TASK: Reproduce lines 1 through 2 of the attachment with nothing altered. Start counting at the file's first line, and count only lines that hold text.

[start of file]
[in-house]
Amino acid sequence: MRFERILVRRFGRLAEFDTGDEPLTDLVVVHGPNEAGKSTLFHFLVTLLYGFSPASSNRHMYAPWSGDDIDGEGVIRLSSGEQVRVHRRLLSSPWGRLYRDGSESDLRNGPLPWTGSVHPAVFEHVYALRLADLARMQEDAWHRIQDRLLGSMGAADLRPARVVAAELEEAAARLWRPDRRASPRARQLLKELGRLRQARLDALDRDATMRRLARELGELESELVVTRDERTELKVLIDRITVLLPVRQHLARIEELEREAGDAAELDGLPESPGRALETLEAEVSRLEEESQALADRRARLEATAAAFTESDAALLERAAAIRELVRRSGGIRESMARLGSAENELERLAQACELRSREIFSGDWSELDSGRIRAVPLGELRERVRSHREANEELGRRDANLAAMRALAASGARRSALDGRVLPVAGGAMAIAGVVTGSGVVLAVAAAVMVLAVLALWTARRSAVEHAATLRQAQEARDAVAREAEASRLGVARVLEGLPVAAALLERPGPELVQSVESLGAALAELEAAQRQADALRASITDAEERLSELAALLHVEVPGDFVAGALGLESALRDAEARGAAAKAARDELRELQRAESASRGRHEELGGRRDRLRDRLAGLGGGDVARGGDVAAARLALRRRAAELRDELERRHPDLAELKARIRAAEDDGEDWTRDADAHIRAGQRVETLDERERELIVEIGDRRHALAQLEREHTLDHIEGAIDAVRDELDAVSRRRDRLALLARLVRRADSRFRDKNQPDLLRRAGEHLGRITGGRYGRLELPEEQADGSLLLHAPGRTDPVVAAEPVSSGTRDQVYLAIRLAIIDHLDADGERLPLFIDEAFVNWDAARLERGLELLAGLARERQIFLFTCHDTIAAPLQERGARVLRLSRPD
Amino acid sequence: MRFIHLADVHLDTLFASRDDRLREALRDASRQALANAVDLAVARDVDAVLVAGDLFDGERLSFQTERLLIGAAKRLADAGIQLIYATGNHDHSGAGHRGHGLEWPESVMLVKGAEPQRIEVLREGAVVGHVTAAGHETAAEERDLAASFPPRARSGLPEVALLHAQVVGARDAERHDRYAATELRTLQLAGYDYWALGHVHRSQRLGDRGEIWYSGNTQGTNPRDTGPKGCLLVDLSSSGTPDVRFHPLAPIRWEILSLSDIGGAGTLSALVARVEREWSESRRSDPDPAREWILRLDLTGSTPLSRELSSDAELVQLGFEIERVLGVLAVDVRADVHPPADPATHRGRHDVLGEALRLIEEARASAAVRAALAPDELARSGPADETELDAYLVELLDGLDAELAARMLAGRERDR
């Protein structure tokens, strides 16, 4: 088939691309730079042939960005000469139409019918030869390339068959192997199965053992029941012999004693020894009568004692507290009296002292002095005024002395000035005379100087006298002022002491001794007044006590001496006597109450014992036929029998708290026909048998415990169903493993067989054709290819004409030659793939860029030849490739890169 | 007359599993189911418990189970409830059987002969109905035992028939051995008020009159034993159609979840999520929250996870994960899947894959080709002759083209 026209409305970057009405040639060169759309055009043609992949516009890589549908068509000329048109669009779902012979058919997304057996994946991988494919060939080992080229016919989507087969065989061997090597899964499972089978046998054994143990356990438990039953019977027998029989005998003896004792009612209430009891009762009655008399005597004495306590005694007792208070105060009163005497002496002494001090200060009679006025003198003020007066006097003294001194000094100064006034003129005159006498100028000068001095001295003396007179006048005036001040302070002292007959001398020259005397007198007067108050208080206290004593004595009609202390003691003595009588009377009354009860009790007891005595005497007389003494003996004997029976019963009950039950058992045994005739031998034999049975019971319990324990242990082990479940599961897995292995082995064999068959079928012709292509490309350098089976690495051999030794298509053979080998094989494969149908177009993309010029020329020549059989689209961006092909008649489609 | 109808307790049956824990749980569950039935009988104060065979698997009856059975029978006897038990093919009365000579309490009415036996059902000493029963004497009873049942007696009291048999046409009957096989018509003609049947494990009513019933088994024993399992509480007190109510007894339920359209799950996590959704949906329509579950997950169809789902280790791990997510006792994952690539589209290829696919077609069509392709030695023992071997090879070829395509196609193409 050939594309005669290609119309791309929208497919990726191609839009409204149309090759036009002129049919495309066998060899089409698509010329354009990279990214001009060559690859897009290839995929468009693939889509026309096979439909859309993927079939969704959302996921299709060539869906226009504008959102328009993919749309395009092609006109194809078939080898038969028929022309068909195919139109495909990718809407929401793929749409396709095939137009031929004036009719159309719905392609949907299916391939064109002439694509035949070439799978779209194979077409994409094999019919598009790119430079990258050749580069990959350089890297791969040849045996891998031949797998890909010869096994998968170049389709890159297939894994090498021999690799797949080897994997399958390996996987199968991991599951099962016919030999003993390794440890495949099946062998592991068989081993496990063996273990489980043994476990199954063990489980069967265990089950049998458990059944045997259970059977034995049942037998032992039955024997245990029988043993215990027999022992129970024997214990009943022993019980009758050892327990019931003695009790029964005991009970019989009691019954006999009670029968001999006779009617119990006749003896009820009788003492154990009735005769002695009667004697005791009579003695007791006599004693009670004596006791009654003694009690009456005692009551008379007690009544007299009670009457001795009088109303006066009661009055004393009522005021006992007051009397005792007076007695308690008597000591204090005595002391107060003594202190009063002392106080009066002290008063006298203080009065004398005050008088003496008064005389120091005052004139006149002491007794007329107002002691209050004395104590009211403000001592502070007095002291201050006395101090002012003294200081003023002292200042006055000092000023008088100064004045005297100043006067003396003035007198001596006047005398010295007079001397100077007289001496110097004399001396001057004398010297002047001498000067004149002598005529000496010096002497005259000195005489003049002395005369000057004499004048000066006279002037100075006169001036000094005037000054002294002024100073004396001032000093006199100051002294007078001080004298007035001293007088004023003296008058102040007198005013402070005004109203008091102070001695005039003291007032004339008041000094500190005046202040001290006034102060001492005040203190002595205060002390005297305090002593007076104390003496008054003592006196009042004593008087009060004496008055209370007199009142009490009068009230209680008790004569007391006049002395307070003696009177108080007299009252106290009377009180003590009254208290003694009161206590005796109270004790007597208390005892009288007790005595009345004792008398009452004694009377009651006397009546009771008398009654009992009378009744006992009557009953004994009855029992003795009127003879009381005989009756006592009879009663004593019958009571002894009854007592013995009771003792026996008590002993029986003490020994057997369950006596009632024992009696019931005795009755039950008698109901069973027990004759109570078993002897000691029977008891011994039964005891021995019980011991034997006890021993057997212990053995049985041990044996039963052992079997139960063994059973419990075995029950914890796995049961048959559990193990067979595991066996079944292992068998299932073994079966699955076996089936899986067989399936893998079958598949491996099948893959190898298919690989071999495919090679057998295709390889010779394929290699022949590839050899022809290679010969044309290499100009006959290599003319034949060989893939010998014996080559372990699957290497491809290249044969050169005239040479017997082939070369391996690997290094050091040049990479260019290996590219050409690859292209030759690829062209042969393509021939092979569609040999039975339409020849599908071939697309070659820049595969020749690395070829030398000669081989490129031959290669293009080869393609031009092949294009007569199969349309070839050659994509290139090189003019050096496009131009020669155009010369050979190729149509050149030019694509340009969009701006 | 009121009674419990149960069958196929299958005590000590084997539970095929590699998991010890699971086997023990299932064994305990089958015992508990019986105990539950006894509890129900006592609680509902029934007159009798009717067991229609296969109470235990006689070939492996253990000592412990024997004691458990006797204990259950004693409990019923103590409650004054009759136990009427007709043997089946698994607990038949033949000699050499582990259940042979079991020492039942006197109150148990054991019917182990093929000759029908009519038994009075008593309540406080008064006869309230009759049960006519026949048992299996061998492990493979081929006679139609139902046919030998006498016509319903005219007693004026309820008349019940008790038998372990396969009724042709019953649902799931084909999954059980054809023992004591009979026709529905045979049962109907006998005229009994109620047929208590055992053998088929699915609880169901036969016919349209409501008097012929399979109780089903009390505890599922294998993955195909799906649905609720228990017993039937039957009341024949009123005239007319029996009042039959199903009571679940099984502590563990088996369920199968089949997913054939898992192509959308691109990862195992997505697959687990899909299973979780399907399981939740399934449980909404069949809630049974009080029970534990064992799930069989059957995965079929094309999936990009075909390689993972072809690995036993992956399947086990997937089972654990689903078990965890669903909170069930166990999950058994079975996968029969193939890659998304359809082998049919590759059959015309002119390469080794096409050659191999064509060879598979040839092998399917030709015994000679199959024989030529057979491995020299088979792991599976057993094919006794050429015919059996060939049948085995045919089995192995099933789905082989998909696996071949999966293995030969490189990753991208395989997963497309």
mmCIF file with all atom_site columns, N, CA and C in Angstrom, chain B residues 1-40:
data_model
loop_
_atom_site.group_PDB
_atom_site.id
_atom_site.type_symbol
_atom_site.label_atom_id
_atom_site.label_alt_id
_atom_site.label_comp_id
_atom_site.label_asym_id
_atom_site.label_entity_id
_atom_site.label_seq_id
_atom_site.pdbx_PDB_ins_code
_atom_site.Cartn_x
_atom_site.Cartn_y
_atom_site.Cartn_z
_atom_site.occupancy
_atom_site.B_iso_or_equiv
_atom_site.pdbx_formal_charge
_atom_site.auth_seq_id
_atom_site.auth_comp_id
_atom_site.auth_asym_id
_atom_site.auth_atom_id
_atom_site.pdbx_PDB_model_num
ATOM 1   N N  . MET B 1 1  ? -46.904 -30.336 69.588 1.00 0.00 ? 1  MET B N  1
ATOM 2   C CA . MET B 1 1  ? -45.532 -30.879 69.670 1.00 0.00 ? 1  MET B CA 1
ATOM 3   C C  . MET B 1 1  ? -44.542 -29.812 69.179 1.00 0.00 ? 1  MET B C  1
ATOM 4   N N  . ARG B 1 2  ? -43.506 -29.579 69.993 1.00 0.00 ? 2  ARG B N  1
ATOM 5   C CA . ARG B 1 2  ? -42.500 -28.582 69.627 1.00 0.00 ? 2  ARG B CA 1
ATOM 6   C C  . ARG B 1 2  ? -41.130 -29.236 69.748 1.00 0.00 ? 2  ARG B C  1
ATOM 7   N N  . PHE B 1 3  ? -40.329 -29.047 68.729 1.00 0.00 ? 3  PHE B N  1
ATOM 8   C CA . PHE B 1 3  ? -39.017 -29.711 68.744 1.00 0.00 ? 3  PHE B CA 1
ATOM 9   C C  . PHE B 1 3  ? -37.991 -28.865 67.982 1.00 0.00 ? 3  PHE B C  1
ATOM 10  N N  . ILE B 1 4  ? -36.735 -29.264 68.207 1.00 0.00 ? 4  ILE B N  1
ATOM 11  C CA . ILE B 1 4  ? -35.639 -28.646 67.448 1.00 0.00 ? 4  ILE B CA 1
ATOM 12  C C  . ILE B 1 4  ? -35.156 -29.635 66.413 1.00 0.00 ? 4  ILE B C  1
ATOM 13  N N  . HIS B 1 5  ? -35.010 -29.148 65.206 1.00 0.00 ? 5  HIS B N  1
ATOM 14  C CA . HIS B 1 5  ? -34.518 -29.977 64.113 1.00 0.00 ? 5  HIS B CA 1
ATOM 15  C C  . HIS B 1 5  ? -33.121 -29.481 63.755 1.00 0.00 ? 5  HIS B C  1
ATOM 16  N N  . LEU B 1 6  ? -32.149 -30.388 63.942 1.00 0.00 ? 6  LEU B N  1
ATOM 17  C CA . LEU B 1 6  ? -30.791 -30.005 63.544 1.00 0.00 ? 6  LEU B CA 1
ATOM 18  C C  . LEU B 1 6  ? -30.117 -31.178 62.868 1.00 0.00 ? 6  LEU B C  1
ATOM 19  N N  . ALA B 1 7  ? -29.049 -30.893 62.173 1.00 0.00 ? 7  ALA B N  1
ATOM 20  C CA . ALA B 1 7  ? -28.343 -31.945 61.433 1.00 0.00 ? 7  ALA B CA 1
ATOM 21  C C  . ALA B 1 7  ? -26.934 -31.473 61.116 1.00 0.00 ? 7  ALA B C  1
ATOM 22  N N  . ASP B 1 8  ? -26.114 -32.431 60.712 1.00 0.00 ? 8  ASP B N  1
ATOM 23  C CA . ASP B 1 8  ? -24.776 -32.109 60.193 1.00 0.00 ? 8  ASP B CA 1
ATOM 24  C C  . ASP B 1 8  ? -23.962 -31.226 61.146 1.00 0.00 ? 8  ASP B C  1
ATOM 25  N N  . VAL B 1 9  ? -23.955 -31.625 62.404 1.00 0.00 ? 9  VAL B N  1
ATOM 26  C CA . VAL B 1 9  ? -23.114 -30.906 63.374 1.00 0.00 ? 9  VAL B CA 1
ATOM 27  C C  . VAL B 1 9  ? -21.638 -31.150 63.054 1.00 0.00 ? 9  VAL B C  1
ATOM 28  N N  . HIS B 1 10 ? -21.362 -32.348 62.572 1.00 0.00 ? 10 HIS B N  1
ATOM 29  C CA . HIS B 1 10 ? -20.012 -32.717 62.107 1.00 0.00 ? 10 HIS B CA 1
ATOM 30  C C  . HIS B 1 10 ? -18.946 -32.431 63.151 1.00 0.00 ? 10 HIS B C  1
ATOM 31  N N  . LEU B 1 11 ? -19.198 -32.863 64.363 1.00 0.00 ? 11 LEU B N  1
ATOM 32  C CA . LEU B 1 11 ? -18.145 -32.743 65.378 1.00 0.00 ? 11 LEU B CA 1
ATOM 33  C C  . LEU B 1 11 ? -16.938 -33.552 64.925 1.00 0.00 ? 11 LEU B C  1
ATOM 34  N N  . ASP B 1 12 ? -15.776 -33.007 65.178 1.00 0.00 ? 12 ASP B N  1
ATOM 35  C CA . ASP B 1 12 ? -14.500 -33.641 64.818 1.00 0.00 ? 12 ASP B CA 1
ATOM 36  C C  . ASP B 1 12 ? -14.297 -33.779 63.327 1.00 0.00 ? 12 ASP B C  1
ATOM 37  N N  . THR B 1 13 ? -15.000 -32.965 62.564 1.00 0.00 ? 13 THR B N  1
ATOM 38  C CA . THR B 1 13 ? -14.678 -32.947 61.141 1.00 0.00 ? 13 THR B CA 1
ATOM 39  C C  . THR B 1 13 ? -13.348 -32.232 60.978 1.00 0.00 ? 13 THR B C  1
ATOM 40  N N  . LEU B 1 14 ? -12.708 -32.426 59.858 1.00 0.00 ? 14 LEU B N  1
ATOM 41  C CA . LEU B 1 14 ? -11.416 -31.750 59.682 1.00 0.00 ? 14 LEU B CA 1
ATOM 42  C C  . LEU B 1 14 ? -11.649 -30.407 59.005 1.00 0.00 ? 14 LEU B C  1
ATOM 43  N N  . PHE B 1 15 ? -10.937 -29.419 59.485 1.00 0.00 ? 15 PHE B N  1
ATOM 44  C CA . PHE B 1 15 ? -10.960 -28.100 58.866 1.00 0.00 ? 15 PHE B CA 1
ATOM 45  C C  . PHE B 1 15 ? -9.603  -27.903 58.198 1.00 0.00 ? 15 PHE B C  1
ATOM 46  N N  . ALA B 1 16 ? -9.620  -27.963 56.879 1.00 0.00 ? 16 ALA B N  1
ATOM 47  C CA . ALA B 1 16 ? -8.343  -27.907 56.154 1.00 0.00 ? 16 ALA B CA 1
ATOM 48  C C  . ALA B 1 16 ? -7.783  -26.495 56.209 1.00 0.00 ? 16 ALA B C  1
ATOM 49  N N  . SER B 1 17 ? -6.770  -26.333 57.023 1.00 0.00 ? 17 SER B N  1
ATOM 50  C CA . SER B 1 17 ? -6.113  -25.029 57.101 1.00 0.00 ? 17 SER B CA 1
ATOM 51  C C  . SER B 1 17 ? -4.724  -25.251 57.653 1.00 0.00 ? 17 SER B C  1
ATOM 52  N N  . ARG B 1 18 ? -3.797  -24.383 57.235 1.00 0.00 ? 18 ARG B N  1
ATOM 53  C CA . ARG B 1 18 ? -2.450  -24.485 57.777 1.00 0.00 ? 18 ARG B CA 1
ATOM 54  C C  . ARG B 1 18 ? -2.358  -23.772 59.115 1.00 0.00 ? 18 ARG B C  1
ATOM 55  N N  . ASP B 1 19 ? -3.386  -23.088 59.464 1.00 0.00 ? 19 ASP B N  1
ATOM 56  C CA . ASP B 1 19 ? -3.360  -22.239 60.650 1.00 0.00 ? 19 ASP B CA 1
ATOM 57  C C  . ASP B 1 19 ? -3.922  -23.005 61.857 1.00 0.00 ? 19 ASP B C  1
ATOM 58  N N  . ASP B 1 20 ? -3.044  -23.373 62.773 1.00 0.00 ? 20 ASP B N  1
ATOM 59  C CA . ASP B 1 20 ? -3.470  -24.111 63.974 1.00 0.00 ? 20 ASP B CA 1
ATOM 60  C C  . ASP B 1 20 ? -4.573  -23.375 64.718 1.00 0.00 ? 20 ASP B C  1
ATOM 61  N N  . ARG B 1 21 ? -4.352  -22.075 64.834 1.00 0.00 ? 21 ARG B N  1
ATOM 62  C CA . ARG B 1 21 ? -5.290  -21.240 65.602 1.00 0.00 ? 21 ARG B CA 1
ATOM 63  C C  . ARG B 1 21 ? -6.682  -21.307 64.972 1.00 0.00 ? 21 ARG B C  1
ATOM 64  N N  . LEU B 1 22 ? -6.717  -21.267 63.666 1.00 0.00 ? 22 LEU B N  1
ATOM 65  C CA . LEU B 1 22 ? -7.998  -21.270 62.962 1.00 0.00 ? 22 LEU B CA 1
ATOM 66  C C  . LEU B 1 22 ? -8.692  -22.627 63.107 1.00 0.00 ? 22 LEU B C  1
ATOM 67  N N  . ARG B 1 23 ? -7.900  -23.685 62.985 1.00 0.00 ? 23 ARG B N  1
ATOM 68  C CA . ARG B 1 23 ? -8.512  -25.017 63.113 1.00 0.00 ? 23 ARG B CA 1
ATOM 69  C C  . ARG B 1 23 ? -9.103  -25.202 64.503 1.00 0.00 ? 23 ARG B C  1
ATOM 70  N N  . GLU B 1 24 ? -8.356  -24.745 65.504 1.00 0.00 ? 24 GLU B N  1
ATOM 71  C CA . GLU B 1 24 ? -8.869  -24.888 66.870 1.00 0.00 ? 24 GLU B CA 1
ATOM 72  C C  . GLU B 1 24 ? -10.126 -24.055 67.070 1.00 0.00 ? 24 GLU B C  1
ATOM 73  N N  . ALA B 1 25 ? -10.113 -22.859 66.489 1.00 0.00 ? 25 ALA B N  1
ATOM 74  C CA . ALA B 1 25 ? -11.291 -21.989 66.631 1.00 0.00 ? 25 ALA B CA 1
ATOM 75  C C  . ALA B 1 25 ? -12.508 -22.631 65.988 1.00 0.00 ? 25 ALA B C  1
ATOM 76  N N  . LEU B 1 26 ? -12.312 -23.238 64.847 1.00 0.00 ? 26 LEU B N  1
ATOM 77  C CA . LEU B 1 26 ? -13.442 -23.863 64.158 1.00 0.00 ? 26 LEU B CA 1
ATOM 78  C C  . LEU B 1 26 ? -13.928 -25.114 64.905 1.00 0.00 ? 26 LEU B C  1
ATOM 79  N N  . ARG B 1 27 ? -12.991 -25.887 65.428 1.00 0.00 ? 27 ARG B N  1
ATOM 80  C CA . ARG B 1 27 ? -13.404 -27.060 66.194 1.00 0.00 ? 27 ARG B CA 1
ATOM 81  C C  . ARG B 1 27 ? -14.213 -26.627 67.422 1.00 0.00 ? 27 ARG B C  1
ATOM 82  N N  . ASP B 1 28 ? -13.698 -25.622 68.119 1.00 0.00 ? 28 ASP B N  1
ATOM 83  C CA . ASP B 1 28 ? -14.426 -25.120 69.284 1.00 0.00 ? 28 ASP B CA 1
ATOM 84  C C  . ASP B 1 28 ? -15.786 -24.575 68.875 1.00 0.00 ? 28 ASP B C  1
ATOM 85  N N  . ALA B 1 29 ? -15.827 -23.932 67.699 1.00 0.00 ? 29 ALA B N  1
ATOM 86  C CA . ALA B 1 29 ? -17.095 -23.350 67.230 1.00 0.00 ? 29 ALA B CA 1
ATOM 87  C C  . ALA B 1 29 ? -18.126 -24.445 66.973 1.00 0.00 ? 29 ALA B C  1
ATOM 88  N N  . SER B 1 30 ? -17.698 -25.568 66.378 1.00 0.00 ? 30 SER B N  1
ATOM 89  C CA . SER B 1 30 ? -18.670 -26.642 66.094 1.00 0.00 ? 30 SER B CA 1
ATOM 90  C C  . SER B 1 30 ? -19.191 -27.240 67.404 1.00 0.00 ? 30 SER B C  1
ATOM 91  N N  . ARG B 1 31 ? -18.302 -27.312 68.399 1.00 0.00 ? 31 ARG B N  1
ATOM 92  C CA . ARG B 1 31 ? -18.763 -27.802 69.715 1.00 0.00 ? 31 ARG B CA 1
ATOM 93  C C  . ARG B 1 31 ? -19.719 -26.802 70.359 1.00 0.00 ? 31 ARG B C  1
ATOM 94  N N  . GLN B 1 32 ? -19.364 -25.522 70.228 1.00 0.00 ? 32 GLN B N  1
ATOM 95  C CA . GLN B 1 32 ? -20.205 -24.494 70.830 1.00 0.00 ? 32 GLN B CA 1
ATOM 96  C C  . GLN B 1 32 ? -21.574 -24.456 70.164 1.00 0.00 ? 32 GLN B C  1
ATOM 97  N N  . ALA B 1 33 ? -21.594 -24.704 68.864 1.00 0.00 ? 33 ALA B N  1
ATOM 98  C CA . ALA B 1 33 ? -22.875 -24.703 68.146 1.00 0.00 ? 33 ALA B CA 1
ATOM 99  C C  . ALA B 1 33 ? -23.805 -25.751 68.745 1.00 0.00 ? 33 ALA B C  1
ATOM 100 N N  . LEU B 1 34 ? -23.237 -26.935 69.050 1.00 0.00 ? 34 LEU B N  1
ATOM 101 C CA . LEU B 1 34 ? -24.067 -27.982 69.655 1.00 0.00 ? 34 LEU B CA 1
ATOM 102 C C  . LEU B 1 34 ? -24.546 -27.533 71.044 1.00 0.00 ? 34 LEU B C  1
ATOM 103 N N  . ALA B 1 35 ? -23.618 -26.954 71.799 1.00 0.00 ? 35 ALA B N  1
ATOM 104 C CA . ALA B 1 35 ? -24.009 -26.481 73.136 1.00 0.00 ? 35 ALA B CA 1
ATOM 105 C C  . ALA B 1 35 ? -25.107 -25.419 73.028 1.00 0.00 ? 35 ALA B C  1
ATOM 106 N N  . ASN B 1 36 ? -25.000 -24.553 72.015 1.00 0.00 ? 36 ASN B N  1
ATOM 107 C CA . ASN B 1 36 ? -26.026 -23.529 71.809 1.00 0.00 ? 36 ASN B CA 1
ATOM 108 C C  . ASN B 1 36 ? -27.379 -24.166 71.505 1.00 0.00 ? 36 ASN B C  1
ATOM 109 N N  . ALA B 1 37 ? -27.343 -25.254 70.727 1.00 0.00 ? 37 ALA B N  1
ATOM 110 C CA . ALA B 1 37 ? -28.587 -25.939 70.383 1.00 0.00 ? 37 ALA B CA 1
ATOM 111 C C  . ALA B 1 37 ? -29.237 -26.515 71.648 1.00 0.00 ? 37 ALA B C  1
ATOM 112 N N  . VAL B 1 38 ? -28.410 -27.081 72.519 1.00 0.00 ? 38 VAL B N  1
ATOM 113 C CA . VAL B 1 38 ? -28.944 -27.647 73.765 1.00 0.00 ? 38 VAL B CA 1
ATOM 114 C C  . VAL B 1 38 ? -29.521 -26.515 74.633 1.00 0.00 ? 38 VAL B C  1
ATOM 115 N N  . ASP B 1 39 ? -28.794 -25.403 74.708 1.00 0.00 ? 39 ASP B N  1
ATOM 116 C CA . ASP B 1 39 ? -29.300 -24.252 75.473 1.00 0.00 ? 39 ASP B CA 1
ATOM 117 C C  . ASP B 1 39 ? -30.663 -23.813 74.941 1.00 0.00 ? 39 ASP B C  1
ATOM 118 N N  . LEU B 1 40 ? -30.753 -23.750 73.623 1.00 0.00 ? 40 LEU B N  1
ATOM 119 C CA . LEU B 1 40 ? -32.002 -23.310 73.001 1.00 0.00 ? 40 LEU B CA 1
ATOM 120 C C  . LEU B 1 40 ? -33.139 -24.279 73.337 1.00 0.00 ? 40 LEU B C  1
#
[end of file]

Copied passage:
[in-house]
Amino acid sequence: MRFERILVRRFGRLAEFDTGDEPLTDLVVVHGPNEAGKSTLFHFLVTLLYGFSPASSNRHMYAPWSGDDIDGEGVIRLSSGEQVRVHRRLLSSPWGRLYRDGSESDLRNGPLPWTGSVHPAVFEHVYALRLADLARMQEDAWHRIQDRLLGSMGAADLRPARVVAAELEEAAARLWRPDRRASPRARQLLKELGRLRQARLDALDRDATMRRLARELGELESELVVTRDERTELKVLIDRITVLLPVRQHLARIEELEREAGDAAELDGLPESPGRALETLEAEVSRLEEESQALADRRARLEATAAAFTESDAALLERAAAIRELVRRSGGIRESMARLGSAENELERLAQACELRSREIFSGDWSELDSGRIRAVPLGELRERVRSHREANEELGRRDANLAAMRALAASGARRSALDGRVLPVAGGAMAIAGVVTGSGVVLAVAAAVMVLAVLALWTARRSAVEHAATLRQAQEARDAVAREAEASRLGVARVLEGLPVAAALLERPGPELVQSVESLGAALAELEAAQRQADALRASITDAEERLSELAALLHVEVPGDFVAGALGLESALRDAEARGAAAKAARDELRELQRAESASRGRHEELGGRRDRLRDRLAGLGGGDVARGGDVAAARLALRRRAAELRDELERRHPDLAELKARIRAAEDDGEDWTRDADAHIRAGQRVETLDERERELIVEIGDRRHALAQLEREHTLDHIEGAIDAVRDELDAVSRRRDRLALLARLVRRADSRFRDKNQPDLLRRAGEHLGRITGGRYGRLELPEEQADGSLLLHAPGRTDPVVAAEPVSSGTRDQVYLAIRLAIIDHLDADGERLPLFIDEAFVNWDAARLERGLELLAGLARERQIFLFTCHDTIAAPLQERGARVLRLSRPD